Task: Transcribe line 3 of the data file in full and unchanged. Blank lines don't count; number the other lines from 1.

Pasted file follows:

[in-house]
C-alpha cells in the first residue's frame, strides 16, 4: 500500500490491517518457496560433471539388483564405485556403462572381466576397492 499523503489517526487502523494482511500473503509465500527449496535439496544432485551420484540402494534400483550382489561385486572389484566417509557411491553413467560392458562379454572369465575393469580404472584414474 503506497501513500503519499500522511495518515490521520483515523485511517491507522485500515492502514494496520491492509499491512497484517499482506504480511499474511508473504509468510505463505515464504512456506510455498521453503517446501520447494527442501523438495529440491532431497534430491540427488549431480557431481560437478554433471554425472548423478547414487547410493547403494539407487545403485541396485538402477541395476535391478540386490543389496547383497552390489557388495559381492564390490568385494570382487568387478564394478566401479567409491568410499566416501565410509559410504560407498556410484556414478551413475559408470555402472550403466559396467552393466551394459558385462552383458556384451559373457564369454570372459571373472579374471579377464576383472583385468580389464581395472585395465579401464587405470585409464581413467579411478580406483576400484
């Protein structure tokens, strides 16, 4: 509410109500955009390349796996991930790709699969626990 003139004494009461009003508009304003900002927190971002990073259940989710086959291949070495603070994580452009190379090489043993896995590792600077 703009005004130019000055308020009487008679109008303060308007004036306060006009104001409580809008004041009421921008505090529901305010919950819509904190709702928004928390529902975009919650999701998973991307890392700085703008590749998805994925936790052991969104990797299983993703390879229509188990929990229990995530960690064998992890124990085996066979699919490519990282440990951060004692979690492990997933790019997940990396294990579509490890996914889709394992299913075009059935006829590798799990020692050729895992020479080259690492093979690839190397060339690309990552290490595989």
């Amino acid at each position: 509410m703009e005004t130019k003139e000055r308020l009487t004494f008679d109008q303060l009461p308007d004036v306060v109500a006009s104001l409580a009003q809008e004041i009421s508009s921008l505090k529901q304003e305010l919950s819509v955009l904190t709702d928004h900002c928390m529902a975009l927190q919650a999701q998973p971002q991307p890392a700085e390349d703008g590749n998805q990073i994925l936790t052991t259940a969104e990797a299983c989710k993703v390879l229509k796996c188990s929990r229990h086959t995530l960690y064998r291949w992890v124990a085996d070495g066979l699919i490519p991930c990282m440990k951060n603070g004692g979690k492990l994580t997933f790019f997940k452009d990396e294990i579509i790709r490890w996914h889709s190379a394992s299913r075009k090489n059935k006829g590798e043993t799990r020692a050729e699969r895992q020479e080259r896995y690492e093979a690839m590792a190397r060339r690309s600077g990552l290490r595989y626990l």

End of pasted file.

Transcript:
């Protein structure tokens, strides 16, 4: 509410109500955009390349796996991930790709699969626990 003139004494009461009003508009304003900002927190971002990073259940989710086959291949070495603070994580452009190379090489043993896995590792600077 703009005004130019000055308020009487008679109008303060308007004036306060006009104001409580809008004041009421921008505090529901305010919950819509904190709702928004928390529902975009919650999701998973991307890392700085703008590749998805994925936790052991969104990797299983993703390879229509188990929990229990995530960690064998992890124990085996066979699919490519990282440990951060004692979690492990997933790019997940990396294990579509490890996914889709394992299913075009059935006829590798799990020692050729895992020479080259690492093979690839190397060339690309990552290490595989």